Infórmese a través de las plataformas sociales de QuickLessons:

Infórmese a través de las plataformas sociales de BranchTrack:



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QuickLessons and BranchTrack partner to bring rapid scenario building to eLearning content development

QuickLessons the Collaborative Platform for creating engaging and effective online courses, and BranchTrack a new online tool for creating interactive simulations, announced a global alliance to better serve their customers.

Alfredo Leone, CEO of QuickLessons parent company Izzui said: “QuickLessons will offer BranchTrack simulations editor as part of our e-learning development platform. As a result, the BranchTrack branching scenarios builder will be available to QuickLessons customers in a hassle-free and seamlessly integrated manner. Building great, hands-on courses on sales skills, customer care, telemarketing and many other areas in QuickLessons will become much faster”

Sergey Snegirev, BranchTrack CEO said: “We will provide the technology, support and know-how as well as introduce QuickLessons to our existing customer base”.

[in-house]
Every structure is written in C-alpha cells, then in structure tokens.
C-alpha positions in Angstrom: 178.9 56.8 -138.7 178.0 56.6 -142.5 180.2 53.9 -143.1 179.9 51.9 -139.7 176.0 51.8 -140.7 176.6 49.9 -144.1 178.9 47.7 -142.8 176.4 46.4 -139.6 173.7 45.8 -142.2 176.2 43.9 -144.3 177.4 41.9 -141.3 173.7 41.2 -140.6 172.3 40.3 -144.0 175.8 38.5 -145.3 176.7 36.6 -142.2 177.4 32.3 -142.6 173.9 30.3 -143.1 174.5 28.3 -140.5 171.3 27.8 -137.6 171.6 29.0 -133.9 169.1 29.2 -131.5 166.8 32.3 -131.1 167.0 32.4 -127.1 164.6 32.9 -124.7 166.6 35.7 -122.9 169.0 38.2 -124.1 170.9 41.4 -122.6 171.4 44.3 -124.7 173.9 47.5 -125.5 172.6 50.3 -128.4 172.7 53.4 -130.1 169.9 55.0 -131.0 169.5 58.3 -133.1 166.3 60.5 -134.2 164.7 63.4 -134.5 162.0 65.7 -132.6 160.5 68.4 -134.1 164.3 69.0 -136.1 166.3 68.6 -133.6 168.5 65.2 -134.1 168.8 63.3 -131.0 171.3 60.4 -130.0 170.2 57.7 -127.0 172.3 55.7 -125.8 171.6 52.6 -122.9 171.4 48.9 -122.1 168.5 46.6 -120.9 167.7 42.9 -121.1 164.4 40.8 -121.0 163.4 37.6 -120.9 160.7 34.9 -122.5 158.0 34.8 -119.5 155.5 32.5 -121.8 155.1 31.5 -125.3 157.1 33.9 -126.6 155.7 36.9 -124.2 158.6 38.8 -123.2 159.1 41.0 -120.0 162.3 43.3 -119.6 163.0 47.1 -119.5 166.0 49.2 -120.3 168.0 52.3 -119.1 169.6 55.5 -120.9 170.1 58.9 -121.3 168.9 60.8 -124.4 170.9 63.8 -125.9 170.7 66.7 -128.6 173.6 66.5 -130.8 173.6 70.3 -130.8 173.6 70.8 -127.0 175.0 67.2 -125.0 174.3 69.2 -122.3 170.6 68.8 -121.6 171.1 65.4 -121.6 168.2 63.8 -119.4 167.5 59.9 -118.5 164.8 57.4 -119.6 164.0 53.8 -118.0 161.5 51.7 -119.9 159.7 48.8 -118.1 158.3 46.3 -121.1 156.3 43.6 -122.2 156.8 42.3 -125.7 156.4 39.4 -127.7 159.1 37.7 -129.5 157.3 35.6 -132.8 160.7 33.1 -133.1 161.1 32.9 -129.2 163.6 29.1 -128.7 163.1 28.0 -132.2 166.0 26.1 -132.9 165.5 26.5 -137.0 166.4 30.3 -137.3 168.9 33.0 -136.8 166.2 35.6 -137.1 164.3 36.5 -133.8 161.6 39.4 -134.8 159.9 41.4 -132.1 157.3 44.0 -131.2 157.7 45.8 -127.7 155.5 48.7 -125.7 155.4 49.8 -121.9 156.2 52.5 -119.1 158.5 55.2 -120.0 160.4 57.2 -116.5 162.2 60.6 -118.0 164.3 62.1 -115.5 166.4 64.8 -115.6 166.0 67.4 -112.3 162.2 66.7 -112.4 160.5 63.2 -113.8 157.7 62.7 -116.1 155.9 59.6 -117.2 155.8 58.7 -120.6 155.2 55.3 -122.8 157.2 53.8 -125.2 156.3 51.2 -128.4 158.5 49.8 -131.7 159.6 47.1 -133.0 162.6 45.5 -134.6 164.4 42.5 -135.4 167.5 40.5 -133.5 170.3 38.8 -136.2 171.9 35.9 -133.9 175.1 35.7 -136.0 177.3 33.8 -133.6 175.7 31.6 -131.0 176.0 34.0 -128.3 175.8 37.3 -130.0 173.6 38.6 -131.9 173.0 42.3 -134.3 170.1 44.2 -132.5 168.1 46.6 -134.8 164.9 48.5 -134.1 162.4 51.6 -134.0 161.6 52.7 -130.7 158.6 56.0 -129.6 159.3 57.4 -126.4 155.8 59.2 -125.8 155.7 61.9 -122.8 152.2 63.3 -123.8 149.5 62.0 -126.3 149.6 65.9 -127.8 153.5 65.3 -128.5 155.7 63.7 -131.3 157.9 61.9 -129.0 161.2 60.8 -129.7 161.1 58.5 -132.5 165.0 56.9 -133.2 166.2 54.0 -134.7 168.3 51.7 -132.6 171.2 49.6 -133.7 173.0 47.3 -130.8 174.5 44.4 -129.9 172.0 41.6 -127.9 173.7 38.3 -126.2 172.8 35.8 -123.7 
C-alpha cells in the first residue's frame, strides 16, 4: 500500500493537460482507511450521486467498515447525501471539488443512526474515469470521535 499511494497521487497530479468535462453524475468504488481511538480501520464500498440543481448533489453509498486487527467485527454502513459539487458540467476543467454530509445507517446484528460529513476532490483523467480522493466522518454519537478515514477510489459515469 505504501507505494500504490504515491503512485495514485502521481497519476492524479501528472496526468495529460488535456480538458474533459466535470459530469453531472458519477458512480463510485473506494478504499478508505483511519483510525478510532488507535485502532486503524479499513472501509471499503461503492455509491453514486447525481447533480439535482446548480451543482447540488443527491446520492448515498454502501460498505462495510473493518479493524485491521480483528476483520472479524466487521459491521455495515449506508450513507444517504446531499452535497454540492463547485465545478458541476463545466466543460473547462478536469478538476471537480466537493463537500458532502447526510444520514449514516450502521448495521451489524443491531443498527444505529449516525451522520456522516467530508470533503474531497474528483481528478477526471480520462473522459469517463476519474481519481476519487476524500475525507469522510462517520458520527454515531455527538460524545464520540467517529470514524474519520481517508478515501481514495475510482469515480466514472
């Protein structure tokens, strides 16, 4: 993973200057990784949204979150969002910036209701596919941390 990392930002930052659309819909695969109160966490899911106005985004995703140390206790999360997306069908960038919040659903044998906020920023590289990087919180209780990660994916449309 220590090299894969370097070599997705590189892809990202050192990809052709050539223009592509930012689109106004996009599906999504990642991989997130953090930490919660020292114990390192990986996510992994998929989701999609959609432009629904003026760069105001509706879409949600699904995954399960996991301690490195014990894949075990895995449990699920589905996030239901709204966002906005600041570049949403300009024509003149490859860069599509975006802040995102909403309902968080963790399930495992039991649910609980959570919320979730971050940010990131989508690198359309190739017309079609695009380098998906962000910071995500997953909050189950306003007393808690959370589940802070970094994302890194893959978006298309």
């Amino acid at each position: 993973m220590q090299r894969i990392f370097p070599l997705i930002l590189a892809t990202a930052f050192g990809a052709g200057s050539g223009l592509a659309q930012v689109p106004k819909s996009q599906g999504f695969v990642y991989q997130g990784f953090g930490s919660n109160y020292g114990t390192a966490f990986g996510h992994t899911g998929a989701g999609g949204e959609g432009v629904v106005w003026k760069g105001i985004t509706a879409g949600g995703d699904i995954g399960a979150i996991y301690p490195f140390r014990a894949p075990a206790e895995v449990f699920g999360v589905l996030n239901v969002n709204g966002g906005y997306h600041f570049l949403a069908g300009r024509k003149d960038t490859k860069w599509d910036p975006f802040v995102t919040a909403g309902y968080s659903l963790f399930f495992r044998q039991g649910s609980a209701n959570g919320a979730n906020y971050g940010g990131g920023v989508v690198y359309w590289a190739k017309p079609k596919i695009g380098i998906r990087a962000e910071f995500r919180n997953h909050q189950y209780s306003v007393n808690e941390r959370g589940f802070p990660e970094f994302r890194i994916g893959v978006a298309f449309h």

“We felt that QuickLessons has great potential and wanted to get in on the ground floor. QuickLessons has an established presence in Brazil, so it is commercially justifiable for us. Also, its technology and the team behind it make our first integration easy to achieve. I was really excited to see how QuickLessons team were making rapid progress towards our integration”, continued the Latvia based CEO of BranchTrack.

“We expect to attract new customers and establish both companies as a top-of-mind joint solution in the markets served by both. BranchTrack helps e-learning developers save a lot of time while building great interactive simulations but it still relies on an authoring platform to deliver the traditional linear parts of a course. Our comprehensive online platform for eLearning content creation and management makes it easy to create a single, smooth workflow for both online content authoring and BranchTrack simulation development”, concluded the CEO of Izzui.

Both companies look to further leverage synergies between QuickLessons and BranchTrack with more product integration releases about to come.

Collectively, both companies aim to deliver solutions to turn subject matter experts into e-Learning designers, and experienced designers into learning engagement rockstars.


Stay informed on QuickLessons social platforms:

Stay informed on BranchTrack social platforms:


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¿Cómo acelerar la producción de un curso de e-learning?

Actualmente las empresas necesitan tener agilidad en la creación y edición de material didáctico para sus procesos de formación corporativa, y la opción de contratar recursos externos resulta muy costosa, además de consumir tiempo.